Sunday, February 27, 2011

Crossing borders. Widening horizons. Building bridges across cultures.

Well my Morocco Trip was a lot to take it – we did a lot and I believe it is going to take some time for me to understand what all happened and how it has changed the way I look at life. I want to start by telling your all what I did everyday and things like that – along the way I will probably talk about my feelings and reaction to the various situations.  I hope you enjoy this blog.

The group met at school at 10:30 at night to take an overnight bus to Algeciras, Spain – on the coast.  The bus ride was a little rough; there was not much sleeping going on.  I was sitting next to my friend Martina and we talked for about three hours and then decided it would be a good idea to try and get some sleep.  That was easier said than done.  In total I probably got about 3 hours or sleep.  We arrived at the port in Algeciras at about 730 in the morning.  We had to breakfast and waited for our ferry to arrive.  After breakfast our leaders, from Morocco Exchanged, arrived and spilt us up into different groups.  I was in a group of most Layfette (there is a huge group of them that are engineering majors and they all were required to come on the trip) and a few other non STL SLU kids.  I was a little nervous at first because I only slightly knew one other person in my group – Zack is in my EAS class.  Well Rachel, our leader, gave a brief overview of the trip and told us we were going to Spain customs here and then on the ferry would be the Moroccan customs – they just stamped our passports.  The ferry ride was pretty uneventful, but I did learn one culture difference about Morocco.  When someone sees you eating you always offer some of your food to them.  The cleaning lady was watching the group eat the muffins Rachel brought us and Rachel offered her a muffin.  Later Rachel explained that in Morocco it was normal to give food to anyone around you when eating – giving alms – one of the five pillars of Islam.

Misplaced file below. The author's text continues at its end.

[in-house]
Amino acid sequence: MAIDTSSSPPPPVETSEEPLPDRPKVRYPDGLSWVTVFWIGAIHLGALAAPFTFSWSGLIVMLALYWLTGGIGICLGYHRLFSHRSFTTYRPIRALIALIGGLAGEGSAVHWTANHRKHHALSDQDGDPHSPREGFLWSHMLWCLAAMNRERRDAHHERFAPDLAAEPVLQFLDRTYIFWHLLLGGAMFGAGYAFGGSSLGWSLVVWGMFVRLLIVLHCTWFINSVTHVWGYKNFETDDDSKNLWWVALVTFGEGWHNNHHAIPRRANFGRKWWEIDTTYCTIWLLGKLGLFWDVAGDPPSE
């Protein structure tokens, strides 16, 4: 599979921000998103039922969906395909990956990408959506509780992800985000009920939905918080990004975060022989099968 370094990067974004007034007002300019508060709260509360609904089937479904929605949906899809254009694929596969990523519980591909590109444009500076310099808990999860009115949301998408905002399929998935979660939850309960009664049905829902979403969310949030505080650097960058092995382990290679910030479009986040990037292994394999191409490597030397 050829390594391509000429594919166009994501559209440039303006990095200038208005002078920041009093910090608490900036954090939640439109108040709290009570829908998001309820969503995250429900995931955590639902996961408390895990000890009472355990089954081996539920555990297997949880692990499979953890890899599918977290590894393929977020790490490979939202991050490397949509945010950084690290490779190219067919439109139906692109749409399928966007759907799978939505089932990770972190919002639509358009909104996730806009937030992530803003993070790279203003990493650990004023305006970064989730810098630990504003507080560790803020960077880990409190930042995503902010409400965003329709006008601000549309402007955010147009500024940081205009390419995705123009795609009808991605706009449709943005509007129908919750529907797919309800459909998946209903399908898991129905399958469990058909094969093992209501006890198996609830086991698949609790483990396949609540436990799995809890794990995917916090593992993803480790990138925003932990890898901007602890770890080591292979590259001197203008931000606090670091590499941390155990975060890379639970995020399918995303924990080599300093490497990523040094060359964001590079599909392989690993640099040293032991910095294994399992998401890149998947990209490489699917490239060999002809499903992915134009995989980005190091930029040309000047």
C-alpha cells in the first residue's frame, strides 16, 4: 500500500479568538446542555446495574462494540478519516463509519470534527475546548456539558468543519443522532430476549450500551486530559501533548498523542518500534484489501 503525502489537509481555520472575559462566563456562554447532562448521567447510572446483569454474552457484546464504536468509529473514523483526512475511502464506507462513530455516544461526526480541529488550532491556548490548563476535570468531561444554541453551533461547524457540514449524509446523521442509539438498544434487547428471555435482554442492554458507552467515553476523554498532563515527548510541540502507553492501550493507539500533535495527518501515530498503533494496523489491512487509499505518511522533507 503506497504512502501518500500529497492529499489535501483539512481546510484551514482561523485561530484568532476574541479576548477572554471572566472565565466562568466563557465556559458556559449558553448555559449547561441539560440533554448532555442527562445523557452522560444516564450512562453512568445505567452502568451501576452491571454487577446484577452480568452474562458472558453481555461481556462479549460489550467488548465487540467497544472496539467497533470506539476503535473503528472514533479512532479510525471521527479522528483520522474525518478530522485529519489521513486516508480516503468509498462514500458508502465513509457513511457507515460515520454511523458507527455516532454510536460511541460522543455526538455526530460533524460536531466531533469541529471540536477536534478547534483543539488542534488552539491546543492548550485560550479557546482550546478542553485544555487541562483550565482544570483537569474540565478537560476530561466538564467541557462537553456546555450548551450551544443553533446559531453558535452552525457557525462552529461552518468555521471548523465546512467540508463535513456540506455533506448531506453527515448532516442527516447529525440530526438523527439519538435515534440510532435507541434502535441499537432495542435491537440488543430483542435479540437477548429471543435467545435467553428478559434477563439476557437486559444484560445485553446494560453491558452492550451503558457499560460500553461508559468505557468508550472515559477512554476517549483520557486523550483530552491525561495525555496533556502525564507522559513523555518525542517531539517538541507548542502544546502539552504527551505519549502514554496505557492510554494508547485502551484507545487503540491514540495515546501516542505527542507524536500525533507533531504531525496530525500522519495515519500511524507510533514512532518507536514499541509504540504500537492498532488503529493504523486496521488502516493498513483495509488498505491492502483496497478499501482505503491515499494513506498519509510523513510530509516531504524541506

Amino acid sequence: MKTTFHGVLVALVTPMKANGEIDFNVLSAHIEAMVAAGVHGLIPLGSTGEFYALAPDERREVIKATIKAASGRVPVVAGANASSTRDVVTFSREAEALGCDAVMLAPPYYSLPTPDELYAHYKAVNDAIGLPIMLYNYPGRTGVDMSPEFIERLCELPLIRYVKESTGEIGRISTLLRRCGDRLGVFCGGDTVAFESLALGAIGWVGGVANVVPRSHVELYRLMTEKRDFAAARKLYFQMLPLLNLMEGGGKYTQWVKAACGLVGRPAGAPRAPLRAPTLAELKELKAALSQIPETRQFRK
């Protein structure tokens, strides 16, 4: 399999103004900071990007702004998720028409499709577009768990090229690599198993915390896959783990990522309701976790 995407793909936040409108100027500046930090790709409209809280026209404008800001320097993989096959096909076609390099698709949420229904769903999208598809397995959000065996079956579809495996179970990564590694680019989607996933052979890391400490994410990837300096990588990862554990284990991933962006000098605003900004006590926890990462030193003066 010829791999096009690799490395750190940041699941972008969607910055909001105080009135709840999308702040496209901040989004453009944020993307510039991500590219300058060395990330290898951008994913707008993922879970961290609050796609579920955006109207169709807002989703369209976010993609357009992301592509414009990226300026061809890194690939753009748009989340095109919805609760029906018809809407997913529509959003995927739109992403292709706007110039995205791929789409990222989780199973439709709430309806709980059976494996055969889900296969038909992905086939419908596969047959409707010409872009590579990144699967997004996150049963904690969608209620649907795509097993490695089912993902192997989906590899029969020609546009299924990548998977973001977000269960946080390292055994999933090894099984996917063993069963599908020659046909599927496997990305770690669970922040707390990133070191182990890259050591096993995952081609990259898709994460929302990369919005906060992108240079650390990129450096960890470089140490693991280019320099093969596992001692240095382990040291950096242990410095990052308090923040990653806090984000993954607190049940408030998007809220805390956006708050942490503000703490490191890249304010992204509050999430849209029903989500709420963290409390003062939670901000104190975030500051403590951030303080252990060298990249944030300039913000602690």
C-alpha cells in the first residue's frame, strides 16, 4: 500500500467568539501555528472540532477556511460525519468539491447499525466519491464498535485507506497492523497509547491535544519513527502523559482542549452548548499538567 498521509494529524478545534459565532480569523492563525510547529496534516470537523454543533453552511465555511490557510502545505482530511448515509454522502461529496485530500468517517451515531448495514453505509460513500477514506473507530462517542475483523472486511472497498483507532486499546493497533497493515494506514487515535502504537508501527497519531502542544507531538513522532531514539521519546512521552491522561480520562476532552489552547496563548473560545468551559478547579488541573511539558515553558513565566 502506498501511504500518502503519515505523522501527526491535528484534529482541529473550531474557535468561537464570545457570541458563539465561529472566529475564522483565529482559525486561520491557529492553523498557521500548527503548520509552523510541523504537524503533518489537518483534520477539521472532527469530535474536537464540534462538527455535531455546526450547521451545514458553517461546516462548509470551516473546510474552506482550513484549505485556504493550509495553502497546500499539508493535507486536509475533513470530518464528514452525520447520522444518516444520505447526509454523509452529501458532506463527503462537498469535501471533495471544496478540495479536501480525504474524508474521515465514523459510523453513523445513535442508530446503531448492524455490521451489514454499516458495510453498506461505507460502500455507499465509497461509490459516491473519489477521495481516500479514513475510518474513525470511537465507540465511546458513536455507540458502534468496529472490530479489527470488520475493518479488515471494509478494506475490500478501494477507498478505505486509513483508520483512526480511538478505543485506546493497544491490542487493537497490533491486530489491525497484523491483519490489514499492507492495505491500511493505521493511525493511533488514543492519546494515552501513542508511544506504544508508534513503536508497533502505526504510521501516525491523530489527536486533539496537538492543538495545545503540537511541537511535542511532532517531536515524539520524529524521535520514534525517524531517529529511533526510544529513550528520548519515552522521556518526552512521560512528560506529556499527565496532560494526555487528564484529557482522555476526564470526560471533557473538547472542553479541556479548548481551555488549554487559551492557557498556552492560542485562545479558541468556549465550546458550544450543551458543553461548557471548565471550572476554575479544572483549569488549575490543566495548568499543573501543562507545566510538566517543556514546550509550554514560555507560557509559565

Picture taken of the Mediterranean Sea on the way to Morocco.

I thought I saw Morocco :)